OECD Workshop Looks At Aid for Trade Implementation
A recent OECD workshop on aid for trade focused on how correctly sequencing policy reform and implementing policies complementary to trade reforms can help developing countries tap trade opportunities and turn them into economic growth. Aid for trade efforts have in general been successful, participants agreed, although concerns were raised about the process for evaluating aid for trade efforts.
As part of its initiative on coordinating aid for trade efforts, the WTO is hosting a third ‘Global Review' in mid-July. In the run-up to that meeting, the WTO and OECD have stepped up monitoring work.
The 28-29 March workshop, which brought together important donors such as the US, the UK, Germany, Finland, France, the European Commission, and the World Bank, along with experts from international organizations and consulting firms, dealt mainly with the evaluation and assessment of how aid for trade spending had impacted trade.
One study of projects in the transport and storage sectors in Ghana and Vietnam was highly critical of the evaluation process. In the study, Patrick Messerlin of Sciences Po and William Hynes of the OECD examined how often key words occurred in a set of 162 evaluations in an attempt to reveal the implicit interests of evaluators and to determine how issues were being considered. This "evaluation of the evaluation" suggested that aid for trade evaluations tended to say rather little about trade itself: "trade" and "exports" were not among the most frequently mentioned by evaluators; development-related concepts received more emphasis. Other common shortcomings of aid for trade evaluations included a failure to assess policy linkages and behind the border policies, a tendency to lack realistic timeframes, and a shortage of ex-ante economic analysis of projects that were later evaluated. Finally, it was said that the evaluations provided little insight as to whether AfT works and why.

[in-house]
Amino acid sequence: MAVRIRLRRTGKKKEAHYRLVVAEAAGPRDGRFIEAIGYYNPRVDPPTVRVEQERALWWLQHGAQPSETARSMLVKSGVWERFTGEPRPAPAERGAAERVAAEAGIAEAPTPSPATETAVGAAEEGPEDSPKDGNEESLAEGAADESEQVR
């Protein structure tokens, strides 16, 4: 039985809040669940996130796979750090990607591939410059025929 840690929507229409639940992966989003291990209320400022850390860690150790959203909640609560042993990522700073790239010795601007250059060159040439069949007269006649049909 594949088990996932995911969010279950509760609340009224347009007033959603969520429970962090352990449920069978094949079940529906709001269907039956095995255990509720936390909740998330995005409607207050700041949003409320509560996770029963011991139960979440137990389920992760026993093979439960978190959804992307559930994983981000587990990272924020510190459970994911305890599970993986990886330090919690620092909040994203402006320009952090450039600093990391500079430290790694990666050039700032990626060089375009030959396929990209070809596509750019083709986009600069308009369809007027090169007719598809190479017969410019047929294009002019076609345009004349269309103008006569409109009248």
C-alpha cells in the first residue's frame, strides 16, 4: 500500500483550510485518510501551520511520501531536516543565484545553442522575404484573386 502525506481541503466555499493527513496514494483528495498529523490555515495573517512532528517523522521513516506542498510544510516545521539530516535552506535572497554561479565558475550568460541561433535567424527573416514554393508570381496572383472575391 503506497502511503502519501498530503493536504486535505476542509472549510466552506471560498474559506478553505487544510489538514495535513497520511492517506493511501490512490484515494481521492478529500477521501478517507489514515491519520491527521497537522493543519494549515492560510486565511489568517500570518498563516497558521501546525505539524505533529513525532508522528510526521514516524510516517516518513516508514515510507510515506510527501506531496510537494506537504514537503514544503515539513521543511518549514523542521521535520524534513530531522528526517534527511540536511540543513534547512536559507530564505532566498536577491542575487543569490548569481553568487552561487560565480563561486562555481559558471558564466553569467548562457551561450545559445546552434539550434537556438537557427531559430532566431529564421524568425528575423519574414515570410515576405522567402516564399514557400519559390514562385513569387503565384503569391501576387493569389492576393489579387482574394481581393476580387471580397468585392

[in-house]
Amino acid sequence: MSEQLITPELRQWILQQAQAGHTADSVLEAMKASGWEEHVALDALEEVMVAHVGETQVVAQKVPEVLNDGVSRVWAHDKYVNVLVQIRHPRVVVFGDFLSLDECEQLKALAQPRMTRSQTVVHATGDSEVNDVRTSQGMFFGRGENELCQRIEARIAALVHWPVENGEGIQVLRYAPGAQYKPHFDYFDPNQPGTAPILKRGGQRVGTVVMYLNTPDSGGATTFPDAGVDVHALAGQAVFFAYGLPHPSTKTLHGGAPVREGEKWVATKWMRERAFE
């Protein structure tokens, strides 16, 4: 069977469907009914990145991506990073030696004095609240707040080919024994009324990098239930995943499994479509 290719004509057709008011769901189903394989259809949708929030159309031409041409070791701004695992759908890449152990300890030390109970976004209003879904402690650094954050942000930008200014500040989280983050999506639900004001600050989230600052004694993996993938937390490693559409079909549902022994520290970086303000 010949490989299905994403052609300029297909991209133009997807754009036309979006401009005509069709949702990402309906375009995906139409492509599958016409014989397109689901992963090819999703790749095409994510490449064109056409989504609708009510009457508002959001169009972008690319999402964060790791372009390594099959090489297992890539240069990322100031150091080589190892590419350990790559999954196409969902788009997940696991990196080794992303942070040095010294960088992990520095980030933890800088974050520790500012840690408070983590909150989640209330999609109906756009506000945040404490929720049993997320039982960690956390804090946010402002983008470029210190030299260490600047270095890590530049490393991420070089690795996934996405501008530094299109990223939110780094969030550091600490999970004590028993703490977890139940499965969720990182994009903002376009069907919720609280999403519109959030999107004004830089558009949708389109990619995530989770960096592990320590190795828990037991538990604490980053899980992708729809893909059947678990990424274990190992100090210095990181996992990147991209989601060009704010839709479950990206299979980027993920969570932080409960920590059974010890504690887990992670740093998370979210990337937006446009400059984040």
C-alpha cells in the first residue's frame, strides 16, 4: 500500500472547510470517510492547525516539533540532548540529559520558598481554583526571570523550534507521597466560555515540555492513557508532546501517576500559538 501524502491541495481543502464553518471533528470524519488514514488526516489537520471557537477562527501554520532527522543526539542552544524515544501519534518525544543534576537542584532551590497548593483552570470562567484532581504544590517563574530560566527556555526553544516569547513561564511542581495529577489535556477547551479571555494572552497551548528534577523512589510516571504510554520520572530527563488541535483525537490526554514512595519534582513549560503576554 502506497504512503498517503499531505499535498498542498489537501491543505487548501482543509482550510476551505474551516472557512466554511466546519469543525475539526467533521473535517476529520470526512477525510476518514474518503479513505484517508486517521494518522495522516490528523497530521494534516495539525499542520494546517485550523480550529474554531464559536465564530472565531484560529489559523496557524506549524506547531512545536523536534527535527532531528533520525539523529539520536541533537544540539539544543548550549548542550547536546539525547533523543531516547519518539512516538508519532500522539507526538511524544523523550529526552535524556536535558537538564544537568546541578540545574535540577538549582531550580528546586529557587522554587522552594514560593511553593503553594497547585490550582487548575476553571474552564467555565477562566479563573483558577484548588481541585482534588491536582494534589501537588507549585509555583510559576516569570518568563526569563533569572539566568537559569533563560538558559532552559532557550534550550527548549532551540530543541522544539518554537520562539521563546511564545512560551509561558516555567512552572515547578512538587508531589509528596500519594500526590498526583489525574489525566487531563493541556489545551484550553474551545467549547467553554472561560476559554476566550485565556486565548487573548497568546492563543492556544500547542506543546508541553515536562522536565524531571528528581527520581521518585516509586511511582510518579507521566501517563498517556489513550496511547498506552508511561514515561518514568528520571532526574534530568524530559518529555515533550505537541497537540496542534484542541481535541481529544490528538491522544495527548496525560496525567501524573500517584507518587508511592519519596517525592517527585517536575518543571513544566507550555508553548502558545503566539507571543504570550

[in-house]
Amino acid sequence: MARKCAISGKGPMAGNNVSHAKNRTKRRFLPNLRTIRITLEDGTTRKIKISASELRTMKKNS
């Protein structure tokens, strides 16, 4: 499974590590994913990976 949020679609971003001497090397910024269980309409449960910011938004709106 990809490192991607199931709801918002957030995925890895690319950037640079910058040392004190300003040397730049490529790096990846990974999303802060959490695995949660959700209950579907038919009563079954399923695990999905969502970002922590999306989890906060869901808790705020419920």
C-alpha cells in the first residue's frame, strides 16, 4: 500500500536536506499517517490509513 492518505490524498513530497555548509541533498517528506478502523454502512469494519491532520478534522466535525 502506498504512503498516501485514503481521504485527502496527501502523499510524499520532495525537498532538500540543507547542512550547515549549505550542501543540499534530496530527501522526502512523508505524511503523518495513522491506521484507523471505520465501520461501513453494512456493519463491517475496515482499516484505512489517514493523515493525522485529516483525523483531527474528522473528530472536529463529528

The OECD, which houses the Development Assistance Committee, the main coordinating body for aid effectiveness, offered some recommendations for how aid for trade evaluations could be improved: defining objectives in a quantifiable manner, requiring recipients to provide disaggregated data to measure completion of those objectives ex-post, and a framework to assess operations impact in a more systematic and thorough way.
The World Bank's Richard Newfarmer suggested that countries consider paying more attention to trade when designing national development strategies, and seek more aid for trade from donors. He noted that several countries with high potential demand for aid for trade were in fact receiving less than average levels of such assistance.
Sheila Page from the Overseas Development Institute emphasized the importance of having better regulations and negotiations to fill gaps in the areas of market information, trade promotion and capacity building in activities such as agriculture.
Stephen Karingi of the UN Economic Commission for Africa said that aid for trade has a significant amd measurable effect on the improvement of export diversity and competitiveness. A one percent increase in aid for trade, he demonstrated, reduces the cost of exporting by 0.11 percent.
Participants agreed that despite the successes of aid for trade efforts, further policy coordination is needed not only among donors but also at the national level. They also agreed that evaluation needs to follow a more case-by case approach.